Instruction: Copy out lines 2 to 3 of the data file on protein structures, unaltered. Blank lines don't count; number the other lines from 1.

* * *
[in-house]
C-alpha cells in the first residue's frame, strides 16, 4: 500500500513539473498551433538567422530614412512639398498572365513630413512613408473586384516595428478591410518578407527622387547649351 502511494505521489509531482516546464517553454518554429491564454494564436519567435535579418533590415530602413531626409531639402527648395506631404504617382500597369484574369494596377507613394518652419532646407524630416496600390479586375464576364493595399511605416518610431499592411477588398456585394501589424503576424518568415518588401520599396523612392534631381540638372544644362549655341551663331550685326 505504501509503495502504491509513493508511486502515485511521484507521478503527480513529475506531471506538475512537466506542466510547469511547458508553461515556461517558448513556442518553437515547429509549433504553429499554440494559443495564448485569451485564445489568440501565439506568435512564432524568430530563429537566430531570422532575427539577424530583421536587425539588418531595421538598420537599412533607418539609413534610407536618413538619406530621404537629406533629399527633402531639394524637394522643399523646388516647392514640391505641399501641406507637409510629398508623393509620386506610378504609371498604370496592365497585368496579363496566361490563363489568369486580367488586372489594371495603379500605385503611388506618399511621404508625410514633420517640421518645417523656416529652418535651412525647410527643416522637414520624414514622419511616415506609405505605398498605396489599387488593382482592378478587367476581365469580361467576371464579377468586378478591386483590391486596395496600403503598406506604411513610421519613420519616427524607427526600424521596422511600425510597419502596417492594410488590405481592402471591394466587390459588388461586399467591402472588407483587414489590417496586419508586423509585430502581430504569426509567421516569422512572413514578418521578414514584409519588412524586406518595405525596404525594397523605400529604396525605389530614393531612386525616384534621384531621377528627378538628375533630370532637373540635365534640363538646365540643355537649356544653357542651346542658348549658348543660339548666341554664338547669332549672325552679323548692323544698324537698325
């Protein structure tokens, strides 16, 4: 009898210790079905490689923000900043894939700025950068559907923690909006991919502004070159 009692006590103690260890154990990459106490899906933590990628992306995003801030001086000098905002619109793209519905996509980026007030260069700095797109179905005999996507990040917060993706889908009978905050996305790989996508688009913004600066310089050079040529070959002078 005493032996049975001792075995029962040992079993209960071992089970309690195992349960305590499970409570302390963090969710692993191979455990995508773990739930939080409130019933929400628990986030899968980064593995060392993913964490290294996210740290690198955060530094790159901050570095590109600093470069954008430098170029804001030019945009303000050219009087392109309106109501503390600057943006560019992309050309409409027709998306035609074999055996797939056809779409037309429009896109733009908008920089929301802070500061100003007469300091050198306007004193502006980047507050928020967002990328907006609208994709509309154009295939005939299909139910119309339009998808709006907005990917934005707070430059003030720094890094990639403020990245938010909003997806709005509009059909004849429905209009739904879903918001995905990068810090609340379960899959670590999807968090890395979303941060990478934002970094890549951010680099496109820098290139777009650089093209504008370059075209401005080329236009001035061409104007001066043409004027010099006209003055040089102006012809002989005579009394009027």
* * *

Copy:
C-alpha cells in the first residue's frame, strides 16, 4: 500500500513539473498551433538567422530614412512639398498572365513630413512613408473586384516595428478591410518578407527622387547649351 502511494505521489509531482516546464517553454518554429491564454494564436519567435535579418533590415530602413531626409531639402527648395506631404504617382500597369484574369494596377507613394518652419532646407524630416496600390479586375464576364493595399511605416518610431499592411477588398456585394501589424503576424518568415518588401520599396523612392534631381540638372544644362549655341551663331550685326 505504501509503495502504491509513493508511486502515485511521484507521478503527480513529475506531471506538475512537466506542466510547469511547458508553461515556461517558448513556442518553437515547429509549433504553429499554440494559443495564448485569451485564445489568440501565439506568435512564432524568430530563429537566430531570422532575427539577424530583421536587425539588418531595421538598420537599412533607418539609413534610407536618413538619406530621404537629406533629399527633402531639394524637394522643399523646388516647392514640391505641399501641406507637409510629398508623393509620386506610378504609371498604370496592365497585368496579363496566361490563363489568369486580367488586372489594371495603379500605385503611388506618399511621404508625410514633420517640421518645417523656416529652418535651412525647410527643416522637414520624414514622419511616415506609405505605398498605396489599387488593382482592378478587367476581365469580361467576371464579377468586378478591386483590391486596395496600403503598406506604411513610421519613420519616427524607427526600424521596422511600425510597419502596417492594410488590405481592402471591394466587390459588388461586399467591402472588407483587414489590417496586419508586423509585430502581430504569426509567421516569422512572413514578418521578414514584409519588412524586406518595405525596404525594397523605400529604396525605389530614393531612386525616384534621384531621377528627378538628375533630370532637373540635365534640363538646365540643355537649356544653357542651346542658348549658348543660339548666341554664338547669332549672325552679323548692323544698324537698325
């Protein structure tokens, strides 16, 4: 009898210790079905490689923000900043894939700025950068559907923690909006991919502004070159 009692006590103690260890154990990459106490899906933590990628992306995003801030001086000098905002619109793209519905996509980026007030260069700095797109179905005999996507990040917060993706889908009978905050996305790989996508688009913004600066310089050079040529070959002078 005493032996049975001792075995029962040992079993209960071992089970309690195992349960305590499970409570302390963090969710692993191979455990995508773990739930939080409130019933929400628990986030899968980064593995060392993913964490290294996210740290690198955060530094790159901050570095590109600093470069954008430098170029804001030019945009303000050219009087392109309106109501503390600057943006560019992309050309409409027709998306035609074999055996797939056809779409037309429009896109733009908008920089929301802070500061100003007469300091050198306007004193502006980047507050928020967002990328907006609208994709509309154009295939005939299909139910119309339009998808709006907005990917934005707070430059003030720094890094990639403020990245938010909003997806709005509009059909004849429905209009739904879903918001995905990068810090609340379960899959670590999807968090890395979303941060990478934002970094890549951010680099496109820098290139777009650089093209504008370059075209401005080329236009001035061409104007001066043409004027010099006209003055040089102006012809002989005579009394009027």